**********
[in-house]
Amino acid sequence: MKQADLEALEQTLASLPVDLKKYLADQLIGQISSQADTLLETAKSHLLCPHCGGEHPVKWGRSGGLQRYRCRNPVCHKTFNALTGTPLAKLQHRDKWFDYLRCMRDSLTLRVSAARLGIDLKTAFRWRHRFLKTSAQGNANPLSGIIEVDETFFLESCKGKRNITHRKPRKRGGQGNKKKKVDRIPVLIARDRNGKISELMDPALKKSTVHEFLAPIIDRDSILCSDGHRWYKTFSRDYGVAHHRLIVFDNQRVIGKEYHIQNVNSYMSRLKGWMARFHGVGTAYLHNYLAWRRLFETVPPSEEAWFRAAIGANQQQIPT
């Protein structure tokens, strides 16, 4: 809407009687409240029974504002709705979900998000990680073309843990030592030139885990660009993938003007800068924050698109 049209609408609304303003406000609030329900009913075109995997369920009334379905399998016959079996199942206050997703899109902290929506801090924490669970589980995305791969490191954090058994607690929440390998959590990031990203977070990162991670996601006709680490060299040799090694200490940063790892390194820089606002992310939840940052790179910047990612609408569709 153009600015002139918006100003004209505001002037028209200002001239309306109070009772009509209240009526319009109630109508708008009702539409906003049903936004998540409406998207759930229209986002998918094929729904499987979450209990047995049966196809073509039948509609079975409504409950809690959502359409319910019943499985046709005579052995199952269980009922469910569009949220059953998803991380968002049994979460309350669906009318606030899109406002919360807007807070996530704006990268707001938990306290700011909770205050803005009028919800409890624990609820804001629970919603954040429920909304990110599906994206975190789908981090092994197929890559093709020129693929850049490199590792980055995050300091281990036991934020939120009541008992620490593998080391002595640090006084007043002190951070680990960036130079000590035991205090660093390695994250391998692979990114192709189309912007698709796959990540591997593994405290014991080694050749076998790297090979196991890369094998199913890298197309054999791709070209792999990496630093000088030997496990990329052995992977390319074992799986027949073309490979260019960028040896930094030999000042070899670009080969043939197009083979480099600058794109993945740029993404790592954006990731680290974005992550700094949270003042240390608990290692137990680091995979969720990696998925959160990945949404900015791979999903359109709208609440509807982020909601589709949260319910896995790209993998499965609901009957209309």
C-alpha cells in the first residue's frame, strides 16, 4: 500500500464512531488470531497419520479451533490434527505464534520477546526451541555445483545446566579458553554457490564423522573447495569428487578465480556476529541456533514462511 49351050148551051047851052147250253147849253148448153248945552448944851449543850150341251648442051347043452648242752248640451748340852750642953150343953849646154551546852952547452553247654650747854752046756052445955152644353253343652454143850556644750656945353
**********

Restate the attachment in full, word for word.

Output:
[in-house]
Amino acid sequence: MKQADLEALEQTLASLPVDLKKYLADQLIGQISSQADTLLETAKSHLLCPHCGGEHPVKWGRSGGLQRYRCRNPVCHKTFNALTGTPLAKLQHRDKWFDYLRCMRDSLTLRVSAARLGIDLKTAFRWRHRFLKTSAQGNANPLSGIIEVDETFFLESCKGKRNITHRKPRKRGGQGNKKKKVDRIPVLIARDRNGKISELMDPALKKSTVHEFLAPIIDRDSILCSDGHRWYKTFSRDYGVAHHRLIVFDNQRVIGKEYHIQNVNSYMSRLKGWMARFHGVGTAYLHNYLAWRRLFETVPPSEEAWFRAAIGANQQQIPT
């Protein structure tokens, strides 16, 4: 809407009687409240029974504002709705979900998000990680073309843990030592030139885990660009993938003007800068924050698109 049209609408609304303003406000609030329900009913075109995997369920009334379905399998016959079996199942206050997703899109902290929506801090924490669970589980995305791969490191954090058994607690929440390998959590990031990203977070990162991670996601006709680490060299040799090694200490940063790892390194820089606002992310939840940052790179910047990612609408569709 153009600015002139918006100003004209505001002037028209200002001239309306109070009772009509209240009526319009109630109508708008009702539409906003049903936004998540409406998207759930229209986002998918094929729904499987979450209990047995049966196809073509039948509609079975409504409950809690959502359409319910019943499985046709005579052995199952269980009922469910569009949220059953998803991380968002049994979460309350669906009318606030899109406002919360807007807070996530704006990268707001938990306290700011909770205050803005009028919800409890624990609820804001629970919603954040429920909304990110599906994206975190789908981090092994197929890559093709020129693929850049490199590792980055995050300091281990036991934020939120009541008992620490593998080391002595640090006084007043002190951070680990960036130079000590035991205090660093390695994250391998692979990114192709189309912007698709796959990540591997593994405290014991080694050749076998790297090979196991890369094998199913890298197309054999791709070209792999990496630093000088030997496990990329052995992977390319074992799986027949073309490979260019960028040896930094030999000042070899670009080969043939197009083979480099600058794109993945740029993404790592954006990731680290974005992550700094949270003042240390608990290692137990680091995979969720990696998925959160990945949404900015791979999903359109709208609440509807982020909601589709949260319910896995790209993998499965609901009957209309």
C-alpha cells in the first residue's frame, strides 16, 4: 500500500464512531488470531497419520479451533490434527505464534520477546526451541555445483545446566579458553554457490564423522573447495569428487578465480556476529541456533514462511 49351050148551051047851052147250253147849253148448153248945552448944851449543850150341251648442051347043452648242752248640451748340852750642953150343953849646154551546852952547452553247654650747854752046756052445955152644353253343652454143850556644750656945353